Saturday, March 14, 2009

The Story of Invention of Microprocessor

As you might very well imagine, encountering the word "serendipity" when I am reading a book gets me all excited. More fodder for my blog!

Actually, this one is in the domain of technology, something one would not generally associate with serendipity. Discoveries, yes; business strategies, yes; inventions, no. You do not invent something by accident. Or so you would think.

Here is an extract from Andy Grove: The Life and Times of an American by Richard S. Tedlow

The microprocessor was invented by Marcian E. "Ted" Hoff, and here we see serendipity at work with a vengeance. A Japanese manufacturer of desk top printer-calculator named Busicom was planning a complicated new product. Attracted by Noyce's reputation, they approached Intel with a contract that called for a set of twelve chips for their machine. The assignment to design the set of chips was given to Hoff, a postdoctoral fellow at Stanford when Intel hired him in 1969. ... Hoff developed an elegant solution. Instead of twelve chips, he would do the job with four. The calculator would be supplied with one memory chip, one chip for storage registers, and a third to hold the program. The fourth was a "strikingly new design" from Hoff: "a general-purpose process circuit that could be programmed for a variety of jobs, including the performance of arithmatic in Busicom's machines." ... Unlike the EPROM, the utility of the microprocessor was not immediately apparent. Intel came close to giving the rights of its design to Busincom for a few thousand dollars. For over a decade, the microprocessor Hoff invented found a variety of niche markets. Only with the coming of the age of the personal computer in the 1980s did it become apparent that this device was worth tens, perhaps hundreds of billions of dollar. Its value today is incalculable. The world of the twenty-first century is unimaginable without it.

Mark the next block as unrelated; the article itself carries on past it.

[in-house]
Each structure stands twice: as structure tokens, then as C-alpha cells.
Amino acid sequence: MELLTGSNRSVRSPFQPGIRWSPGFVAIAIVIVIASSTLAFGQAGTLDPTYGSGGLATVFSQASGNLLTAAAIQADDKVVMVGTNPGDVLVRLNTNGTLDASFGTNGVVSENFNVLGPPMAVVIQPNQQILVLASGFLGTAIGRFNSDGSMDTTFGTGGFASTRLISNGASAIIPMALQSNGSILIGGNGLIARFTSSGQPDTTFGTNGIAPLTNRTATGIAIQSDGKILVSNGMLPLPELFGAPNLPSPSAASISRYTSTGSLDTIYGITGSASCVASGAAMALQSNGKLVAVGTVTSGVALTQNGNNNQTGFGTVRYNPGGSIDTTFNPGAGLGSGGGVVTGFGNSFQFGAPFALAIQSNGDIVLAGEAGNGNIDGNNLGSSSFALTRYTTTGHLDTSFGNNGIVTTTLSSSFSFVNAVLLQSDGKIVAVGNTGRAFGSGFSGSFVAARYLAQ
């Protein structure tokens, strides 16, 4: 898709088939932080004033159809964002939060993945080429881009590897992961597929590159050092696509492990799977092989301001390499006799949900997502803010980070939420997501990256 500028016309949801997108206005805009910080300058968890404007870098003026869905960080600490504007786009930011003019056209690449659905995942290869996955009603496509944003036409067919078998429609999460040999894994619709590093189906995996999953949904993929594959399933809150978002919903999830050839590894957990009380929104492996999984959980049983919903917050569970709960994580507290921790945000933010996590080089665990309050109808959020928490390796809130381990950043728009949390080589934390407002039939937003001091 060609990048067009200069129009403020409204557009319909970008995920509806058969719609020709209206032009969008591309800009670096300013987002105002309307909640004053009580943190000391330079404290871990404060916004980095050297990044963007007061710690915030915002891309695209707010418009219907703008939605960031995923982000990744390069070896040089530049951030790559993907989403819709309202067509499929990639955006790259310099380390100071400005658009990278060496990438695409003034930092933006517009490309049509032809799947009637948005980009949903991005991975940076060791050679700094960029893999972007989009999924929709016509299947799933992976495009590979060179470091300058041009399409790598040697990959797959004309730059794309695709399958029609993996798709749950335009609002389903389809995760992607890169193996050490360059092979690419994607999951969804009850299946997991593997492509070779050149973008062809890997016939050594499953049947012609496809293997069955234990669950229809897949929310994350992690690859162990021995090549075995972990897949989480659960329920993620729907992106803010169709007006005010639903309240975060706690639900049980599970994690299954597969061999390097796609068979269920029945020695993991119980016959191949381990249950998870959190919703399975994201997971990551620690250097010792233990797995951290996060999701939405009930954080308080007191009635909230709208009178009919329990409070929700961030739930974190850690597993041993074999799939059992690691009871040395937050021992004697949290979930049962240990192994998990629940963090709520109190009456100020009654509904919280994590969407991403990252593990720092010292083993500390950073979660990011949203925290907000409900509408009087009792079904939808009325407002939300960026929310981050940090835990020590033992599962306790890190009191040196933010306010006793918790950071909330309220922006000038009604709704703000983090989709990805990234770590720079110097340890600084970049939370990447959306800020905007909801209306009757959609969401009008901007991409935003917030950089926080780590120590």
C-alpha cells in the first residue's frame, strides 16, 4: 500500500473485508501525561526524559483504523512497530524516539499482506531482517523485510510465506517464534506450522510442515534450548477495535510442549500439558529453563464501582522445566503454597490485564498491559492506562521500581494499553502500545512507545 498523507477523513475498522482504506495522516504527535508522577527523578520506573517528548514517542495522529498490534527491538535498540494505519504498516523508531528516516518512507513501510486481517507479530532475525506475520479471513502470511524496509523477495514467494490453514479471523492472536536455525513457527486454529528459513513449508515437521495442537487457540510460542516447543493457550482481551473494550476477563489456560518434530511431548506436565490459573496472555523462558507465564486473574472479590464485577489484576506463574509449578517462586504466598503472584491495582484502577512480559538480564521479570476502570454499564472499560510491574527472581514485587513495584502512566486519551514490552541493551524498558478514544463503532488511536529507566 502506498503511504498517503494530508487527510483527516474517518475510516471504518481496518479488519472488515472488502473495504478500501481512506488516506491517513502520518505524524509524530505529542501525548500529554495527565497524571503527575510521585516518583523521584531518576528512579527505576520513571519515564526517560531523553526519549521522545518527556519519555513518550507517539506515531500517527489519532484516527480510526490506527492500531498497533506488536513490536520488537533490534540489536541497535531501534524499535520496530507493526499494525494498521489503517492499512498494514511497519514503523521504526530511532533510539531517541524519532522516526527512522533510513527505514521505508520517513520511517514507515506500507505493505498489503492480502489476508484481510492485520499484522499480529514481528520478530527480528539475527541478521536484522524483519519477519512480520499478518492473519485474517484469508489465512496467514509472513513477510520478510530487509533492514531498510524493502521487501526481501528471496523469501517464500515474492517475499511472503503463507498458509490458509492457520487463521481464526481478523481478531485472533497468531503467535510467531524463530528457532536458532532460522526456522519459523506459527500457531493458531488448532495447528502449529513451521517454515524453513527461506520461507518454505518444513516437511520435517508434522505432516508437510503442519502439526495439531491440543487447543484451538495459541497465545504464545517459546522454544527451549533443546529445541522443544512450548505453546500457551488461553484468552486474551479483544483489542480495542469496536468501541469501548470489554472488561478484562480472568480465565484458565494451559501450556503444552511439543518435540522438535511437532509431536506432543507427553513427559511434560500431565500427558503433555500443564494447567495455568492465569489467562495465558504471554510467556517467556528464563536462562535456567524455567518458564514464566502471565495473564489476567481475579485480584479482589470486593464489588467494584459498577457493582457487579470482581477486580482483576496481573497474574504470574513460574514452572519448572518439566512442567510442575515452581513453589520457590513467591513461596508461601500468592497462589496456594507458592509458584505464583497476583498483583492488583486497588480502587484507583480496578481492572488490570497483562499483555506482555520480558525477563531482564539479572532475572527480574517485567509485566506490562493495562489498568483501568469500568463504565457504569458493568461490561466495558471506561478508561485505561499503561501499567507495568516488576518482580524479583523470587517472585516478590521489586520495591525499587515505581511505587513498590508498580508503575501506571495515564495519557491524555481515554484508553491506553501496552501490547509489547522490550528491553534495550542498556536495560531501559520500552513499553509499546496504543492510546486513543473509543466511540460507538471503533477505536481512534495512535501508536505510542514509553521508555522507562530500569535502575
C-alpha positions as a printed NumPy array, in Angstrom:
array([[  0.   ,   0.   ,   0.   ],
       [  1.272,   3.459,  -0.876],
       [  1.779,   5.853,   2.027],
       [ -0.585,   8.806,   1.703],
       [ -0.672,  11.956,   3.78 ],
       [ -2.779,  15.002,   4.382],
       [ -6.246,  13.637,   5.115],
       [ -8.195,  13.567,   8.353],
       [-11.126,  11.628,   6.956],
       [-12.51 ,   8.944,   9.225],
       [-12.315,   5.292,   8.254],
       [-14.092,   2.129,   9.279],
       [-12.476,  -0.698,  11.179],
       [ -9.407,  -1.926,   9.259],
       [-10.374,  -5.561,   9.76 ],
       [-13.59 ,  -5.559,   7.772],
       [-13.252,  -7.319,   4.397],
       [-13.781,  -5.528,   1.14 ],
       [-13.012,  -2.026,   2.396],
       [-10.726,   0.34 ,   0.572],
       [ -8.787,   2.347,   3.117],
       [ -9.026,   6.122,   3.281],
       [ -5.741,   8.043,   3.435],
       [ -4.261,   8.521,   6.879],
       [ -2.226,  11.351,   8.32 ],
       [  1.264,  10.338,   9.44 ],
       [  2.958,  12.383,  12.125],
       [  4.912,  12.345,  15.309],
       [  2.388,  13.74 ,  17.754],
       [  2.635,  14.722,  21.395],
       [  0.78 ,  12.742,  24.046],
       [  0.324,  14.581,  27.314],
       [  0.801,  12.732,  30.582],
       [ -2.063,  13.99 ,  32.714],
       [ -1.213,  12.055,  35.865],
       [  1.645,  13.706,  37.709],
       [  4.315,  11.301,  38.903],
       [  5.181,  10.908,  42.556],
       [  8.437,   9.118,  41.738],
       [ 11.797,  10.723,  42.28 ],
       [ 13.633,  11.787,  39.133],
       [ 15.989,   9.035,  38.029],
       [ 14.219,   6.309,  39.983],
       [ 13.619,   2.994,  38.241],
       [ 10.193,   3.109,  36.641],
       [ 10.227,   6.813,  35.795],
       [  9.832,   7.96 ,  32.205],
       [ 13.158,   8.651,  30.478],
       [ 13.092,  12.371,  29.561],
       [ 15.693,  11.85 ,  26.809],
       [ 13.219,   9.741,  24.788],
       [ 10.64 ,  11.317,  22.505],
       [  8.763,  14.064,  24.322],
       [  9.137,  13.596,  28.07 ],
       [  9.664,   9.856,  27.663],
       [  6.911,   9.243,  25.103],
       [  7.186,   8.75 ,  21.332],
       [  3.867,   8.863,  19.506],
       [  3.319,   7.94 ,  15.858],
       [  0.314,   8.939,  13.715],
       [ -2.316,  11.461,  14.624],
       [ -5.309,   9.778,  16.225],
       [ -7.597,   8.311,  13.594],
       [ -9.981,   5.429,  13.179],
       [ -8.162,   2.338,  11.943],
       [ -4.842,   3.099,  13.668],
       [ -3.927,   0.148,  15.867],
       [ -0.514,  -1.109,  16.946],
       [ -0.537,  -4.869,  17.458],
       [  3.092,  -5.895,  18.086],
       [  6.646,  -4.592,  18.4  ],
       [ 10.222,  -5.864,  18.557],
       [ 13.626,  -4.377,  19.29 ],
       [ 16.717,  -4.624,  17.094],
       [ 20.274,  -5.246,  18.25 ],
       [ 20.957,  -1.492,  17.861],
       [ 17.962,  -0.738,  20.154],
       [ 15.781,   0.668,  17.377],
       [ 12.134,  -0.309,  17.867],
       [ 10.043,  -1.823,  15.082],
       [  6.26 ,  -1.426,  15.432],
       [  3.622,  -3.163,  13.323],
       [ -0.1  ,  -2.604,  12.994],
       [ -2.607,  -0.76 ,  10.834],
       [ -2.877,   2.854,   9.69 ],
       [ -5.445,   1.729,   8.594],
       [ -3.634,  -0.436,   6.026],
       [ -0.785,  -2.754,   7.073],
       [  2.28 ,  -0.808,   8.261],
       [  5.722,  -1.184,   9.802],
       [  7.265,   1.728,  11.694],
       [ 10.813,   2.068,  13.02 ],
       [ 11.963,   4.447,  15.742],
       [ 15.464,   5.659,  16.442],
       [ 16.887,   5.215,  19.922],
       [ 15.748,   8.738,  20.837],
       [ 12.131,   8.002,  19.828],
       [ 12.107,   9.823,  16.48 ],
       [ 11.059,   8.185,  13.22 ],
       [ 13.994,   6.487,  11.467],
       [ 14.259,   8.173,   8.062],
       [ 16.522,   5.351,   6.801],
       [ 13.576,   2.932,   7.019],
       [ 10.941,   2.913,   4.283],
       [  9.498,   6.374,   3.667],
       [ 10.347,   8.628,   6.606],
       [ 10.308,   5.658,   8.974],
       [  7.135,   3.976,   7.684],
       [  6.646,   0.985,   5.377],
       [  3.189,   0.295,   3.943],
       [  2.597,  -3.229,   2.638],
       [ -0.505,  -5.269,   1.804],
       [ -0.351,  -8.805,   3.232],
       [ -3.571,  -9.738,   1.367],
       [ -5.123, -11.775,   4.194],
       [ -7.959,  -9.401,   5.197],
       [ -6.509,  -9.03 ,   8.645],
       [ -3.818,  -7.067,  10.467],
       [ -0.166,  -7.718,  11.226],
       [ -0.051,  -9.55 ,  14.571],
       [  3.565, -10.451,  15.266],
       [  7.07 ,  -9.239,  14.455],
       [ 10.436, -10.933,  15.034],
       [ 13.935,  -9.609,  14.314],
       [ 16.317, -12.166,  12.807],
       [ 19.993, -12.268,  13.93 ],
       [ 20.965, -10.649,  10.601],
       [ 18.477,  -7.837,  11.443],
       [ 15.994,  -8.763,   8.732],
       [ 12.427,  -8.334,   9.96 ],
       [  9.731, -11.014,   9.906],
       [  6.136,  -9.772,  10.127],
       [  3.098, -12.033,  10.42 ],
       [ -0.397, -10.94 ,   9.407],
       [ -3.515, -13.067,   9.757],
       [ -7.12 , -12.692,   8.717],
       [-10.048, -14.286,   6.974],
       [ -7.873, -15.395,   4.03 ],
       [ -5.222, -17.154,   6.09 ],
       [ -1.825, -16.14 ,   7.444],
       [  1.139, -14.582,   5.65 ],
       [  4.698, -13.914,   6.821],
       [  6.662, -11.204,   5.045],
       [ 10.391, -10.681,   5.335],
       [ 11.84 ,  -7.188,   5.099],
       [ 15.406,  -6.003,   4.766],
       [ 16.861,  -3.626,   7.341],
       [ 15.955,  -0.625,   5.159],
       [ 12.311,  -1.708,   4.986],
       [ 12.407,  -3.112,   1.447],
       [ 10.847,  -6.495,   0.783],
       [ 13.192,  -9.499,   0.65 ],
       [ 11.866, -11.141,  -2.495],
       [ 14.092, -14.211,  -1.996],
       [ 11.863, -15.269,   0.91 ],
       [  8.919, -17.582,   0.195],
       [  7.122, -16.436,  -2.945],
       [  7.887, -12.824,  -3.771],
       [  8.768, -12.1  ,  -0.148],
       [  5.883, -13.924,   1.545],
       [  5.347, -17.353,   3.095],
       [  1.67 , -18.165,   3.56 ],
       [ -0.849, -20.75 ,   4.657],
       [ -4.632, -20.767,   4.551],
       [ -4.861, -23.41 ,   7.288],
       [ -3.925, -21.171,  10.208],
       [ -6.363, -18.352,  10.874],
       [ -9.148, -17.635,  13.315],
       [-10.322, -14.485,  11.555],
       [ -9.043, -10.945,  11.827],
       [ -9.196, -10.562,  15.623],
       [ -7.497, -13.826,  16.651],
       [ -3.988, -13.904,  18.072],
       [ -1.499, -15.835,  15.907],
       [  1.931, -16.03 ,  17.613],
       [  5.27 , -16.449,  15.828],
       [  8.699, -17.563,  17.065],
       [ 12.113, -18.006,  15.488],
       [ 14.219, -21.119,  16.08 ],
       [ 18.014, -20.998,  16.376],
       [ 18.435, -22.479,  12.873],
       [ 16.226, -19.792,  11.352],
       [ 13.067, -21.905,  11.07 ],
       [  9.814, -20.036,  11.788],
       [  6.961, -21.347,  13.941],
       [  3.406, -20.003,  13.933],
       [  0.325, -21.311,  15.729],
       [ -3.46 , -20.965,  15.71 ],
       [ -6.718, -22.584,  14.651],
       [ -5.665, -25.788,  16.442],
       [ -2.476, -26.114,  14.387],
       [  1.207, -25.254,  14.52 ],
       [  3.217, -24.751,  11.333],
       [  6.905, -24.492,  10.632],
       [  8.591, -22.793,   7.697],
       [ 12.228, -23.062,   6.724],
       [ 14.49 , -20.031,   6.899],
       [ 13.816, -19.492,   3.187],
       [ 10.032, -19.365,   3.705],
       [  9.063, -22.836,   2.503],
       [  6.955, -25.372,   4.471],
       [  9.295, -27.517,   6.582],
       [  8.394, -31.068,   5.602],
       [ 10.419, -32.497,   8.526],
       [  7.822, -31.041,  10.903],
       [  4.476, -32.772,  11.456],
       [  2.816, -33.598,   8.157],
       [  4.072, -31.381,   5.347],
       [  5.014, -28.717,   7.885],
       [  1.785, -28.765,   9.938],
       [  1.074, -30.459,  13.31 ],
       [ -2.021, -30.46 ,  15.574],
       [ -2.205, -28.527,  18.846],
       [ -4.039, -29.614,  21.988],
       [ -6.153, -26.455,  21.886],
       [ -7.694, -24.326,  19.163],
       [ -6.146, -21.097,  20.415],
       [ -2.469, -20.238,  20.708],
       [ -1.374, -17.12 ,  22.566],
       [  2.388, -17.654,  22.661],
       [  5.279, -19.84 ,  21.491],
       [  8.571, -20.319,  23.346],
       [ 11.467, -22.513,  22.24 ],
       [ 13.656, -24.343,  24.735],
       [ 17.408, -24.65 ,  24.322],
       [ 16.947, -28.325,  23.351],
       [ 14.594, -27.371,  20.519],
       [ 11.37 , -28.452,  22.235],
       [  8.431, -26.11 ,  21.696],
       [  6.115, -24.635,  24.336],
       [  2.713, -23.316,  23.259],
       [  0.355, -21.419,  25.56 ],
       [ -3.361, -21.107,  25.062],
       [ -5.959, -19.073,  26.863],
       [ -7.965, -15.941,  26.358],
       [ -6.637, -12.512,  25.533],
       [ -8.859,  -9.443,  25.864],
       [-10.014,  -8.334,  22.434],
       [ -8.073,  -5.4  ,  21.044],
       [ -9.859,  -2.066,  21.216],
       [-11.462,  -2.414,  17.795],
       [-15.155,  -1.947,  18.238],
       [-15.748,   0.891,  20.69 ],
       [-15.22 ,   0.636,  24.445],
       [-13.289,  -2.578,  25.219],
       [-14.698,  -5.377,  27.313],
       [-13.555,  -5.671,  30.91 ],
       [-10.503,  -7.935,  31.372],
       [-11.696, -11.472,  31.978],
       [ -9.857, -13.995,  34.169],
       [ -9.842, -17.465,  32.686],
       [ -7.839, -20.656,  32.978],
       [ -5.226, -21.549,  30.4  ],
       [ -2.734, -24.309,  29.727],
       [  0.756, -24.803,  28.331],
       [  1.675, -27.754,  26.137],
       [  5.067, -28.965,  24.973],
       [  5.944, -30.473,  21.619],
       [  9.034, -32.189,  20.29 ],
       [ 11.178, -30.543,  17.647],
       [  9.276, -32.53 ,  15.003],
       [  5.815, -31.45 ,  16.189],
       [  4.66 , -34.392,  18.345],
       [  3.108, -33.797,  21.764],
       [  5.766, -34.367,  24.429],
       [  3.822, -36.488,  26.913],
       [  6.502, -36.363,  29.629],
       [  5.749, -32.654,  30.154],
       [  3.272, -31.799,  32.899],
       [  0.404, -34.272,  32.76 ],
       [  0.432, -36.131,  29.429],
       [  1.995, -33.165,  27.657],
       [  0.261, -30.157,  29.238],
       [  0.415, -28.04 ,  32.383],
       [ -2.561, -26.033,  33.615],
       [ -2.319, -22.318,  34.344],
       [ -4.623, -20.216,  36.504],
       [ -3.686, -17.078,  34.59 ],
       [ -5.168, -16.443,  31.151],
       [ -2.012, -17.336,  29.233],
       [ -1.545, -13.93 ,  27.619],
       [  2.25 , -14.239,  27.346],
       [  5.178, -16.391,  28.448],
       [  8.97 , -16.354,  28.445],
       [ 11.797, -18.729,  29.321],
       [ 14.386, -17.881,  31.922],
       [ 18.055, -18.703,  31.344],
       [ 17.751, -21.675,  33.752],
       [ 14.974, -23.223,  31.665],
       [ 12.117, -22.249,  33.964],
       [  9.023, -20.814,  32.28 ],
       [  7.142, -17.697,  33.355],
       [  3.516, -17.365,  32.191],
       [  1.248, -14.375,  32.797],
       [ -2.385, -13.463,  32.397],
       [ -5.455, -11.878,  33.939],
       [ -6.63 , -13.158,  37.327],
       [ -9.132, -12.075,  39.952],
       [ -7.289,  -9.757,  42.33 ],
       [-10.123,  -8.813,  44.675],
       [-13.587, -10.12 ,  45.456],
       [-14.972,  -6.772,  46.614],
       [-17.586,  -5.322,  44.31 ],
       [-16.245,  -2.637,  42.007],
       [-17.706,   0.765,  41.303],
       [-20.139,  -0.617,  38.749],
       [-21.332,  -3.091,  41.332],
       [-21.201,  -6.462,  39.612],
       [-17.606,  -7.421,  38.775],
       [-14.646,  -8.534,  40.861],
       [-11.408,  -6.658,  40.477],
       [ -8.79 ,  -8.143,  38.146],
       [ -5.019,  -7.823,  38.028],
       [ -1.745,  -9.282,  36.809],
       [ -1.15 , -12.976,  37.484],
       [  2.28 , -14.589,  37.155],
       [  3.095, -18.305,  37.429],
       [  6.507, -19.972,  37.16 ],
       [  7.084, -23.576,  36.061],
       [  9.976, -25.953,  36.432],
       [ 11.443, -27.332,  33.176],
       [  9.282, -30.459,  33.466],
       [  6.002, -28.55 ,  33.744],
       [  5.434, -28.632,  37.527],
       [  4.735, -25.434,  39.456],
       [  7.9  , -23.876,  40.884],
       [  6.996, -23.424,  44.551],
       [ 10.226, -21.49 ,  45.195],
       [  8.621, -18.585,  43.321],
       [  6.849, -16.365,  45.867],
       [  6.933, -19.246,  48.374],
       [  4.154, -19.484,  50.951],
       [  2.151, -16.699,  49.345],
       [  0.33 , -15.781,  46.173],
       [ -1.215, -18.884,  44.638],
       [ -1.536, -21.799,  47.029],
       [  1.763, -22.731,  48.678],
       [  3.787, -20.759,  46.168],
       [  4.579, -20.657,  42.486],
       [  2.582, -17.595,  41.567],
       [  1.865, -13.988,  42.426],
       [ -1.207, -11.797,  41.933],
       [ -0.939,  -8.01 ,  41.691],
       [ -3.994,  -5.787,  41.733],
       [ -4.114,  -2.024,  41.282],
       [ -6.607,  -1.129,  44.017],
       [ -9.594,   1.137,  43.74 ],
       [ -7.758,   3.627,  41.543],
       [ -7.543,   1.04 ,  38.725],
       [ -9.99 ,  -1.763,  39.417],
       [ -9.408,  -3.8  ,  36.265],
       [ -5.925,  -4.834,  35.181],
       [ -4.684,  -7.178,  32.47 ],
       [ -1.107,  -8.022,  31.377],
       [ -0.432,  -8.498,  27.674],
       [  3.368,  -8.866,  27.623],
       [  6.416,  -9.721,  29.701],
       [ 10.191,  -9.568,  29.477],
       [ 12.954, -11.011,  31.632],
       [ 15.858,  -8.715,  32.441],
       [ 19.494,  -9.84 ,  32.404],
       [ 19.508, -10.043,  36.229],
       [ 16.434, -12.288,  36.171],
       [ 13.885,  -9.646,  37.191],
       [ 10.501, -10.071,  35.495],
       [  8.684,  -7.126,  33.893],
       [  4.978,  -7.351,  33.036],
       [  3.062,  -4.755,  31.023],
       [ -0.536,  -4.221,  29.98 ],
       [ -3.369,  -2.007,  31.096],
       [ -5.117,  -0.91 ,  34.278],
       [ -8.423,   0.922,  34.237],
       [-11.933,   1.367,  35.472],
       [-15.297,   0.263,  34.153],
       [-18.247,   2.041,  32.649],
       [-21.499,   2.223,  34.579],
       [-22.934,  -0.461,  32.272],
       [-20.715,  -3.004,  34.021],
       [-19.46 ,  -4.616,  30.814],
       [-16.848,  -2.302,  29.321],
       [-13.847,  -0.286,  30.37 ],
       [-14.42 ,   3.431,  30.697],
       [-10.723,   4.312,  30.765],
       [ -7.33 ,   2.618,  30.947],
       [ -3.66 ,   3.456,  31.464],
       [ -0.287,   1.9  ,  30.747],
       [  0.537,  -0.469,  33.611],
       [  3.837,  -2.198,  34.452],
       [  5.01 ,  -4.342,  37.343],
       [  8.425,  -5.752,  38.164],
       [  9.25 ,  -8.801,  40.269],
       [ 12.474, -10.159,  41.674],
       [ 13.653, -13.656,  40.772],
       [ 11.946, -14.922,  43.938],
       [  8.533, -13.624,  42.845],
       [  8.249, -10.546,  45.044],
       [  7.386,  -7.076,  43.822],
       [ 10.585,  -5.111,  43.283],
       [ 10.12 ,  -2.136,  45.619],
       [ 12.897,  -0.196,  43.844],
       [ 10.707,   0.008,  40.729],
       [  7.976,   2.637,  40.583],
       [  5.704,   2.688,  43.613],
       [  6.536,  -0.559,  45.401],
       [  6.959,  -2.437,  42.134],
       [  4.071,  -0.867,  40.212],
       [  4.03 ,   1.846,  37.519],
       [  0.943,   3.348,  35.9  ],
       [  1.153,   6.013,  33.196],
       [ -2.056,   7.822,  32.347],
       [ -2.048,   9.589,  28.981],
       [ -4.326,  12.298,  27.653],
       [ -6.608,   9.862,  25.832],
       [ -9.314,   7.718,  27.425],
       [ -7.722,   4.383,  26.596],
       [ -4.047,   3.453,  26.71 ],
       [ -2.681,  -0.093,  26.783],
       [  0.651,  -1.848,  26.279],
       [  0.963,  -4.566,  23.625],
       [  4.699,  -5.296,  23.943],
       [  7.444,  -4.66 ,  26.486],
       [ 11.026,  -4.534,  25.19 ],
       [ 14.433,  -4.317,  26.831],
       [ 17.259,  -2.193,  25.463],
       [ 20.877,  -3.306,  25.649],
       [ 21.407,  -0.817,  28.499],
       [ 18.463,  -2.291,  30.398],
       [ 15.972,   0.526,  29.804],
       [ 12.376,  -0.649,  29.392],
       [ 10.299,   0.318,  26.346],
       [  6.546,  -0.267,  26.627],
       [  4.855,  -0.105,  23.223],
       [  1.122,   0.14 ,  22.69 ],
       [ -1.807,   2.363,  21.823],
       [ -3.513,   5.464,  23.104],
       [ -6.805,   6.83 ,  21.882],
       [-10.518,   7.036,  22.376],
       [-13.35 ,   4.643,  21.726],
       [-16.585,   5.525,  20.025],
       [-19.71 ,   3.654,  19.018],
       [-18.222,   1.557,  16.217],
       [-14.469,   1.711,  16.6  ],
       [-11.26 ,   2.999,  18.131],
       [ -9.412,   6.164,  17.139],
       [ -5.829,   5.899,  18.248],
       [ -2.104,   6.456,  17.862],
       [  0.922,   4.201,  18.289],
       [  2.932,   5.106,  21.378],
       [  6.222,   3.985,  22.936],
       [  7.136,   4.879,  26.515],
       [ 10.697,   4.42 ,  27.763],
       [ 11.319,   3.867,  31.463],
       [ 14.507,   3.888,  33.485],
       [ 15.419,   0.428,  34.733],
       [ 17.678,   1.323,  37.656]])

Now I do not believe for a moment that but for Hoff we would be still stuck in a non-microprocessor world. Someone else would have invented it. But what is remarkable is that even in a company teeming with technical brilliance, such as Intel, it took over a decade for them to recognise the future.

Picture courtesy: Ádám Bálint

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Serendipity said...

processed any micros lately?

Amitabh said...

Only nanos ;-)

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